When the French volunteers approached me about two weeks ago saying they had a crazy yet very important idea they wanted to pursue, I don’t think I could have foreseen what exactly they meant in that moment…
They wanted to go to a Syrian refugee camp. For them, the Syrian cause was something they truly cared about and wanted to see firsthand. Honestly, I knew the idea would not be well-received by other Lebanese people who do not sympathize with the Syrian struggle. But I had the contact. I had a group of willing people. I had two weeks left in Lebanon. This is a freaking brilliant idea.
I contacted Caritas Lebanon, the organization I worked with during the month of June, to explain what our group wanted to do and to ask how we could accomplish said goal. While on my death bed Monday afternoon, the French volunteers went to the Caritas MONA (Moyen-Orient et Afrique du Nord/Middle East and North Africa) headquarters in Beirut to meet with the head of the organization’s operations. Caritas MONA explained what their refugee camp had need for and then assigned us our task — entertain the kids at a Syrian refugee camp for as long as possible.
Saturday was D-day; Friday was running-around-like-chickens-with-heads-cut-off day. We had no guidance as to what we were supposed to do with the children. We did not know how long they expected us to entertain said amount of children. We were a group of volunteers who spoke French, English, and very bad Lebanese Arabic. How are we going to do this?
Once we started getting into crunch time Friday, it was clear that all of us volunteers were getting frustrated as ideas were shot down due to language barriers, possible time constraints, or unknown amounts of play area. But as we ploughed through idea after idea, we paused to look back on our experience at SeSoBEL. What did our kids need most from us everyday? They needed our energy. They needed our support. They needed our love.
We could definitely give that to each child in the refugee.
That Friday night, we scribbled a couple of common games onto a sheet of paper, bought basic items from a nearby convenience store, and planned on getting a good night’s rest — realizing that the last portion would probably be the best thing we could give to those kids.
Saturday we were all awake about an hour earlier than we needed to be. We grabbed our materials and the address to meet the social worker and headed out by taxi. After a bit of confusion on the road (we were given two separate addresses for one place…), we found our social worker and drove up the mountainous country side to the very secluded refugee camp.
We arrived to surprised faces still in pajamas. The kids all stared at us in awe as we began to start conversations in misunderstood French and Arabic. But it is amazing how simple gestures can cross any language barriers. Smiles. Tickles. Hugs. They all translated into a bond that formed before the first game began. But once that first game hit the ground, the fun did not end. We worked our way through ring toss, coloring books, jump rope, modeling clay, stickers, basketballs, hopscotch, etc. None of it was planned. None of it was anticipated. But none of it needed to be. We came in with energy, with spirit, and with love. And when you are trapped in a camp, that is the most you could ever ask for. Watching how a monotonous game of ring toss or a couple of stickers absolutely enthralled one child was magnificent. It turned out that our lack of planning was all of the planning we could have ever needed.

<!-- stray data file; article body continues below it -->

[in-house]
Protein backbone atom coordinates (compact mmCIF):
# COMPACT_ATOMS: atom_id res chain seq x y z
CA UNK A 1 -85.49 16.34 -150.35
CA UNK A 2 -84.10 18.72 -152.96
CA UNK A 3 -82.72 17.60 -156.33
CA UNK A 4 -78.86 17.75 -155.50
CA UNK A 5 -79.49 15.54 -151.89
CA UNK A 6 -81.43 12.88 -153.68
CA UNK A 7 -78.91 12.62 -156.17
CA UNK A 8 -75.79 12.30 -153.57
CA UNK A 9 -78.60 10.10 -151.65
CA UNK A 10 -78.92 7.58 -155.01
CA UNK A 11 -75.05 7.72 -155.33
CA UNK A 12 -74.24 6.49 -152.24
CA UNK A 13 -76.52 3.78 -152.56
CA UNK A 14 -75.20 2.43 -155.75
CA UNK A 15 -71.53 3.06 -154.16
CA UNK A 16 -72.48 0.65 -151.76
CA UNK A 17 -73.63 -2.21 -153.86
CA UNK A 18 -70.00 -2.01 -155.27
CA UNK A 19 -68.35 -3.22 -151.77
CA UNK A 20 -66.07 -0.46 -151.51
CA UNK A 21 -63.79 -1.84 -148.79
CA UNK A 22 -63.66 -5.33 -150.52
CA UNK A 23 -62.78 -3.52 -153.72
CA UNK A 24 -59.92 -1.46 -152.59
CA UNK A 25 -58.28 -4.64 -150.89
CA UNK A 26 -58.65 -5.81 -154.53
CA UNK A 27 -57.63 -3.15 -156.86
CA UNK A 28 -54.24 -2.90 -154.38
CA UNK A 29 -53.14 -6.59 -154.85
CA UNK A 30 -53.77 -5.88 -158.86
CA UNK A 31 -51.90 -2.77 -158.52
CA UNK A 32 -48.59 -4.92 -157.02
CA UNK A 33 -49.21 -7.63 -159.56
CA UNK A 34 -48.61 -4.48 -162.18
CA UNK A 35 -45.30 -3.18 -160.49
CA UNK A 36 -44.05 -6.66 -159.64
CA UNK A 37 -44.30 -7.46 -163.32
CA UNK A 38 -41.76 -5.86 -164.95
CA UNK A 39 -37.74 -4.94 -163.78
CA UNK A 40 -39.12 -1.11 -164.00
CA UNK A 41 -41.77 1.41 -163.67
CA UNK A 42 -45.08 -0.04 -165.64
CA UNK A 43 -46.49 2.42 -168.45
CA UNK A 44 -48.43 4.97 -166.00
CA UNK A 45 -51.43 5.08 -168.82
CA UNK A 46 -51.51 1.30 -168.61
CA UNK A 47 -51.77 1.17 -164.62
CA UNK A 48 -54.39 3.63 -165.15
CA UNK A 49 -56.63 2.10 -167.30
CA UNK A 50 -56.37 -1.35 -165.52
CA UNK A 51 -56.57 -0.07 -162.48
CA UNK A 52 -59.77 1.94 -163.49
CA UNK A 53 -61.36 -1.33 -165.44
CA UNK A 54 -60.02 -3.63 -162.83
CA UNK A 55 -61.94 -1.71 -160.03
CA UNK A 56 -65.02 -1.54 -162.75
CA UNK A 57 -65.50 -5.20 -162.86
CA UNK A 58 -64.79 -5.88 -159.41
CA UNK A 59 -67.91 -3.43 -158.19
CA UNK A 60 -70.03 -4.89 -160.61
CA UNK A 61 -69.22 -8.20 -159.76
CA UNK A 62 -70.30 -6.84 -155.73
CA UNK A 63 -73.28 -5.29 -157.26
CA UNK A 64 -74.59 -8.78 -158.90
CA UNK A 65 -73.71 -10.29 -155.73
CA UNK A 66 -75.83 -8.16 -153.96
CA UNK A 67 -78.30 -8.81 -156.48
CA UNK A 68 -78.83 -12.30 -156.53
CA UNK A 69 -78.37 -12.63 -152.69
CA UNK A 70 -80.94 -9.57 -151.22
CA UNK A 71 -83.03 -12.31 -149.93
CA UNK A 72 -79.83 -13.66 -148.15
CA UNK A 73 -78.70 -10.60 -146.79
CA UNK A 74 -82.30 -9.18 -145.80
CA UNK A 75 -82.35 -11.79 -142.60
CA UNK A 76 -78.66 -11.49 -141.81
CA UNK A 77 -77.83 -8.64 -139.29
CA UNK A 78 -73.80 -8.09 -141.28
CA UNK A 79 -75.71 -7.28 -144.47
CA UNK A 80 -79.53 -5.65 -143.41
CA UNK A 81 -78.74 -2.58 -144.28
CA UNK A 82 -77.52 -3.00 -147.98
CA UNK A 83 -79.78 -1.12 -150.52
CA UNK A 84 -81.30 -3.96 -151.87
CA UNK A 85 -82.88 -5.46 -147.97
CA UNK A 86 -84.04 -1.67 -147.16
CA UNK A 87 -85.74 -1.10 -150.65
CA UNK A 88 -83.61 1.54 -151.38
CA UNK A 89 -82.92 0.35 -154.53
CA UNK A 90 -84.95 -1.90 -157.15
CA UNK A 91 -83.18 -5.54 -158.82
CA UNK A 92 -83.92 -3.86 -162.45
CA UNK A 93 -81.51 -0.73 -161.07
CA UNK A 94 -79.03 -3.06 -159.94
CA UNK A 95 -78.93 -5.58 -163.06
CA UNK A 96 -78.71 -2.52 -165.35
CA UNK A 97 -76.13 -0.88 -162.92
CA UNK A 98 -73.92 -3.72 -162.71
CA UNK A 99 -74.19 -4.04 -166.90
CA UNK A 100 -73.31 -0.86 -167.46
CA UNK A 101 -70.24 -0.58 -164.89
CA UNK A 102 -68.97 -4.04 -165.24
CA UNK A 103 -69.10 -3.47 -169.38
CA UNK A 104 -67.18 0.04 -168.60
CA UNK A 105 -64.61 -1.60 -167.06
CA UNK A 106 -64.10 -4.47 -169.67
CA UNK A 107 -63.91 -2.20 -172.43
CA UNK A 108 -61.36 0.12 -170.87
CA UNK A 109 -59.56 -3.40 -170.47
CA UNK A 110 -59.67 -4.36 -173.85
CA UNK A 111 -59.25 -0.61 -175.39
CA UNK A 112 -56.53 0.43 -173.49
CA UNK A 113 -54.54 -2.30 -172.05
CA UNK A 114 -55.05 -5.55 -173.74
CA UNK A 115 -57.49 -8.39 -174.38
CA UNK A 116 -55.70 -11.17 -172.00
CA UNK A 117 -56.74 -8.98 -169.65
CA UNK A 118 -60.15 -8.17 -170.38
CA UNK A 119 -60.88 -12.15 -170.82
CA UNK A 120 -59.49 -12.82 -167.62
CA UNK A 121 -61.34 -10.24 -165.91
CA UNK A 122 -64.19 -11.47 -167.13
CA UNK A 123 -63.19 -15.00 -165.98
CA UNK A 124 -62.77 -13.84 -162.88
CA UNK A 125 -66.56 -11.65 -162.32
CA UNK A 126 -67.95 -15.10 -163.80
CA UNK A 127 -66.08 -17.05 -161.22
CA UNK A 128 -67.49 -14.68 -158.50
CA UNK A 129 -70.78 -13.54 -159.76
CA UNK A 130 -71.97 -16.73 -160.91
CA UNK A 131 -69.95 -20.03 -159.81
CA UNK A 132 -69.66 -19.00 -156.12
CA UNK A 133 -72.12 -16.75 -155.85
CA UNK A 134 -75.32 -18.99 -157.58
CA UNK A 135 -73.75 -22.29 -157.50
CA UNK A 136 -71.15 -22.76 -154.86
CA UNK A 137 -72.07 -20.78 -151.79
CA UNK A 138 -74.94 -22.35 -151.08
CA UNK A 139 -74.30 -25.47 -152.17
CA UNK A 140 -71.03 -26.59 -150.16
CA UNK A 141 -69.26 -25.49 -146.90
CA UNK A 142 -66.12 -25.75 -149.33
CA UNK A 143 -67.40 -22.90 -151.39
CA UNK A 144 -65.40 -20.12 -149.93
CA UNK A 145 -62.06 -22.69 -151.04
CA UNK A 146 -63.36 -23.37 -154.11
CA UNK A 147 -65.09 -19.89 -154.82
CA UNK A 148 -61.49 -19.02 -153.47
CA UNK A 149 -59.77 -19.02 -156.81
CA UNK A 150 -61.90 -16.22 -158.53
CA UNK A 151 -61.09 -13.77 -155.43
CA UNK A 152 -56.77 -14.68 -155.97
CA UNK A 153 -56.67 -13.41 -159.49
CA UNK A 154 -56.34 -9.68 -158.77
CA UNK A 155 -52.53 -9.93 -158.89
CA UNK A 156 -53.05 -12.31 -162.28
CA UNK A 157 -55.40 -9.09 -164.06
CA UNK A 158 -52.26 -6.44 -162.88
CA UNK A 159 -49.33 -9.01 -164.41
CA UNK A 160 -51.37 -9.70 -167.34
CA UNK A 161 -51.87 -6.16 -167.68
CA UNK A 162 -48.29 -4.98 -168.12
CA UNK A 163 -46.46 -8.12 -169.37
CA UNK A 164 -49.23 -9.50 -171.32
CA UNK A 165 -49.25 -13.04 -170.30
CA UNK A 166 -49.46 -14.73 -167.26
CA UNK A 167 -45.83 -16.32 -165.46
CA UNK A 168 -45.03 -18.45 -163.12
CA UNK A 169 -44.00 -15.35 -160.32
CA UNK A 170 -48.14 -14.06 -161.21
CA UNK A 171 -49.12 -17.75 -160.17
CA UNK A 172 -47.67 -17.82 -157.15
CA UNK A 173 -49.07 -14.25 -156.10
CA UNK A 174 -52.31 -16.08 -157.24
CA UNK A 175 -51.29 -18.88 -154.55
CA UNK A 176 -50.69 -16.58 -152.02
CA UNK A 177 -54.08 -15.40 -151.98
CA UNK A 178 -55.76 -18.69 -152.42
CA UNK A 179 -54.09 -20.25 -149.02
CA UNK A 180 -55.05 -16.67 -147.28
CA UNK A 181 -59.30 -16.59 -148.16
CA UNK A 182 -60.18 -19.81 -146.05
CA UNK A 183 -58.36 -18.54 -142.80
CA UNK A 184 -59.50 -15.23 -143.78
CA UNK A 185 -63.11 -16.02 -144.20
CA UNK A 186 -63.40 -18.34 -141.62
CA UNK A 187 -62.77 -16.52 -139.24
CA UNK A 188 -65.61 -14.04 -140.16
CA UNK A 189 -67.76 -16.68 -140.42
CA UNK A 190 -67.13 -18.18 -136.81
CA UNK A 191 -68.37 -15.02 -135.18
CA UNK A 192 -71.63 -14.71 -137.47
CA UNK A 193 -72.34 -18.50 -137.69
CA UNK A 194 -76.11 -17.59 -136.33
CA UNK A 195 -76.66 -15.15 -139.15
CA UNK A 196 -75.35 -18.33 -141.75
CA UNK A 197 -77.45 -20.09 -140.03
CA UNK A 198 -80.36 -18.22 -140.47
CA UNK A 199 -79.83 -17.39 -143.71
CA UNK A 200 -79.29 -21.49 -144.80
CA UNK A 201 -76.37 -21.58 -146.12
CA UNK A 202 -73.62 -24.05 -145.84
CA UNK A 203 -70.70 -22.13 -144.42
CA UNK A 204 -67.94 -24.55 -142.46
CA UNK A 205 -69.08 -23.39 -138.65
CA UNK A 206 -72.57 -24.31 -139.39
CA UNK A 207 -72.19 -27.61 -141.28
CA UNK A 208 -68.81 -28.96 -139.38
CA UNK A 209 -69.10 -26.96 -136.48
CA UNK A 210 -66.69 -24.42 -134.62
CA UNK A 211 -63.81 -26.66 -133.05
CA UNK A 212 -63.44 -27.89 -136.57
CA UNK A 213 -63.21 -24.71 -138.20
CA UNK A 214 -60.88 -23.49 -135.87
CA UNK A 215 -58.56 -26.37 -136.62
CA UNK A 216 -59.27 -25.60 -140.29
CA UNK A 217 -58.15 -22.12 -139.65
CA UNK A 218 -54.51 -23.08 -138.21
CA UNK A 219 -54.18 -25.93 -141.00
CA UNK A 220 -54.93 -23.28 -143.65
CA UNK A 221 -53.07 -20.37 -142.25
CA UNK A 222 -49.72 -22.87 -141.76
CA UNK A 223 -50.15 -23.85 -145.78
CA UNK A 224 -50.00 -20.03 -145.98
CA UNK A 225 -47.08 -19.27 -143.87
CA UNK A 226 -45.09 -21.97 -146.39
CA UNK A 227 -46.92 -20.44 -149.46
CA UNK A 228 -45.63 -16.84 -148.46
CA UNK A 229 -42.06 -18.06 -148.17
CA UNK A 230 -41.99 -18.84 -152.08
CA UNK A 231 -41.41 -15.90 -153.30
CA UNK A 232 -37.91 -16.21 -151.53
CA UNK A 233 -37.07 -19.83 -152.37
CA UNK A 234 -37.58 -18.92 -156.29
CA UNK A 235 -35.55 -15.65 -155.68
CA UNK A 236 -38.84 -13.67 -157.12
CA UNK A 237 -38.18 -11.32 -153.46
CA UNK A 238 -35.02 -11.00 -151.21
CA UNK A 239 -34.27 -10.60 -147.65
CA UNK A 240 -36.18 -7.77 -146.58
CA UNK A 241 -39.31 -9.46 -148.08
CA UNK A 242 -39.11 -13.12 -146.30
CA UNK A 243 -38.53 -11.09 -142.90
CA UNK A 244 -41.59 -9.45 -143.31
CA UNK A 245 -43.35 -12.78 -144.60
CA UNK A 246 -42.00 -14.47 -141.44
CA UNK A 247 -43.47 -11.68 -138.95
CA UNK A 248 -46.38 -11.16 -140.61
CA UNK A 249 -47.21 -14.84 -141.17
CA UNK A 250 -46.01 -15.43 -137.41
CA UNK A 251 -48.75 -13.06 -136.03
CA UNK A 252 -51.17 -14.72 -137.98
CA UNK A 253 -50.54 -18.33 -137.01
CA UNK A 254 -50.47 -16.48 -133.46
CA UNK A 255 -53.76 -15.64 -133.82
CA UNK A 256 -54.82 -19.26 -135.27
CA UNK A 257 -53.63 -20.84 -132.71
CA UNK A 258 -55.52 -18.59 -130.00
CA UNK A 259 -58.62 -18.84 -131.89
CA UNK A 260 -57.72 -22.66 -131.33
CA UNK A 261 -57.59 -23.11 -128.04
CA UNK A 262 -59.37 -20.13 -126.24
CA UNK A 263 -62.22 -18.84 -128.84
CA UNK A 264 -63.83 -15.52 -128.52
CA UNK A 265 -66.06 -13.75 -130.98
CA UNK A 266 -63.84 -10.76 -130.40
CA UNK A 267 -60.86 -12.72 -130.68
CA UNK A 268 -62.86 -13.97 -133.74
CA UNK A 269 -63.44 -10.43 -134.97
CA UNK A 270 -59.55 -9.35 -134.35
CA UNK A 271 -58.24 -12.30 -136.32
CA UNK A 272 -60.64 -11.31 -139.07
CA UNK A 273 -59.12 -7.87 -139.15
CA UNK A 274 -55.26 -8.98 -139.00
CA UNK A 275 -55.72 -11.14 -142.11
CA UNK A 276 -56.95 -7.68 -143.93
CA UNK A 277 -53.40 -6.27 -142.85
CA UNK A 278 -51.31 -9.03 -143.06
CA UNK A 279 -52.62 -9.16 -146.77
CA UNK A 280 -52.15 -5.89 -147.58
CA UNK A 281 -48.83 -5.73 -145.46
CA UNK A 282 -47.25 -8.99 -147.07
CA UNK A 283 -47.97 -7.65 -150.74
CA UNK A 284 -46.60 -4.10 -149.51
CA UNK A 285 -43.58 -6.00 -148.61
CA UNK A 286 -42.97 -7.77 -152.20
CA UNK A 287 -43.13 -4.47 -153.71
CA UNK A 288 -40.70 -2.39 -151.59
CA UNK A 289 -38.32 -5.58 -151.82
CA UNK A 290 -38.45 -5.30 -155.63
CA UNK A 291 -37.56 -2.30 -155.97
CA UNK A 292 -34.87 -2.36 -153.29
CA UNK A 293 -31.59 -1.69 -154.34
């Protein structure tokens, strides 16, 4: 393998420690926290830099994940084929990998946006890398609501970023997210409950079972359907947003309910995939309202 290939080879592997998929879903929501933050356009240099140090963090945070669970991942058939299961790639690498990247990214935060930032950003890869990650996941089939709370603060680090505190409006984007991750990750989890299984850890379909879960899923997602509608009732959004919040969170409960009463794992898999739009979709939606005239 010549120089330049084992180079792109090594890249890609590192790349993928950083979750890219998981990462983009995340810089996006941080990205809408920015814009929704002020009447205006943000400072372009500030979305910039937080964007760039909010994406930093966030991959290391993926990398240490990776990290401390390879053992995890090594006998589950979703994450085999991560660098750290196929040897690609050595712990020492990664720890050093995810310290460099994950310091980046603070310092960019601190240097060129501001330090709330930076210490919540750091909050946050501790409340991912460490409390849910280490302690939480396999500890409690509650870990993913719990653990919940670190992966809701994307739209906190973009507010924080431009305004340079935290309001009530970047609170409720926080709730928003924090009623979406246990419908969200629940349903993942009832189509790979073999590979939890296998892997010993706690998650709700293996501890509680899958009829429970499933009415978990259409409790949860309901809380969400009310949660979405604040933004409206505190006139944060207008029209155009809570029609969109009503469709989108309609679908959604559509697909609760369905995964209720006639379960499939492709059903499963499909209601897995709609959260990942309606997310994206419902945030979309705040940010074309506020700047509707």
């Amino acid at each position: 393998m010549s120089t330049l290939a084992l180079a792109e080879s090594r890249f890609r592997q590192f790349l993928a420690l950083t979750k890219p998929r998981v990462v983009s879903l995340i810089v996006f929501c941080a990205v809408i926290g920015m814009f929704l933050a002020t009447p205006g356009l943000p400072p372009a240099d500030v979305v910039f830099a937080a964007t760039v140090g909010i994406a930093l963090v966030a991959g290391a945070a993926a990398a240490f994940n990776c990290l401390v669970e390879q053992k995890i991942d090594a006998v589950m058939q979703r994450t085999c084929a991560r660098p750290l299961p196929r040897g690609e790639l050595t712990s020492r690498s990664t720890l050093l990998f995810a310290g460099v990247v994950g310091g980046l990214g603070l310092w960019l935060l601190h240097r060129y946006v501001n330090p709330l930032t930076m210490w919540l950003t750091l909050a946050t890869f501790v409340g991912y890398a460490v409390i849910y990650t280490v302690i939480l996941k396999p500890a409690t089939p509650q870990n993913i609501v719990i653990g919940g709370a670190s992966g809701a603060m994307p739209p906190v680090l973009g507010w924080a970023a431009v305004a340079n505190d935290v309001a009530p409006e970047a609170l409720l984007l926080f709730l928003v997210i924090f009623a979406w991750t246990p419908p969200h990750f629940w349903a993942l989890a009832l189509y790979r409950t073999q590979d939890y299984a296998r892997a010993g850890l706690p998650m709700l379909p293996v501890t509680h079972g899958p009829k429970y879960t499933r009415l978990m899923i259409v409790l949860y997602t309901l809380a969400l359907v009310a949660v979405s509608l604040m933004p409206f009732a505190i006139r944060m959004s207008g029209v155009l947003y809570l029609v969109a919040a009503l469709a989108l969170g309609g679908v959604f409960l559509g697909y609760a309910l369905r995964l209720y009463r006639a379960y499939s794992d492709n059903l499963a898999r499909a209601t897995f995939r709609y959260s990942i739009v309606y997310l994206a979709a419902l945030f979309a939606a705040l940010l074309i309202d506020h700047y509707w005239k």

And it is easy to get bogged down in the details of how wonderful the children are. It is magnificent to play with a child who appreciates you for everything you have to offer. But I cannot neglect the realities of the shelter while describing what was a spectacular day. Several of the children were asleep on the floor with simple cots as their only cushioning when we arrived at the refugee. Many of the women in the refugee watched our male volunteers with the utmost caution or even refused to approach them. The kitchen was bare to prevent people from stealing food or creating a blame game between needy families. The refugee may have seemed united — cooking together, caring for one another’s children, gossiping like old pals on the outdoor benches. But that one thing that unites them is the tragedy. Something or someone took everything from them. Something or someone abused them beyond recovery. Something or someone is still an active threat in their lives today. What Caritas is able to provide for these people is wonderful, but unfortunately they can never remove that terror, that despair, that hopelessness. That is why our work today was so meaningful. We, like Caritas, could never remove all of the horrors these people face every day. But today in what little time and preparation we had, we removed the refugee from those horrors.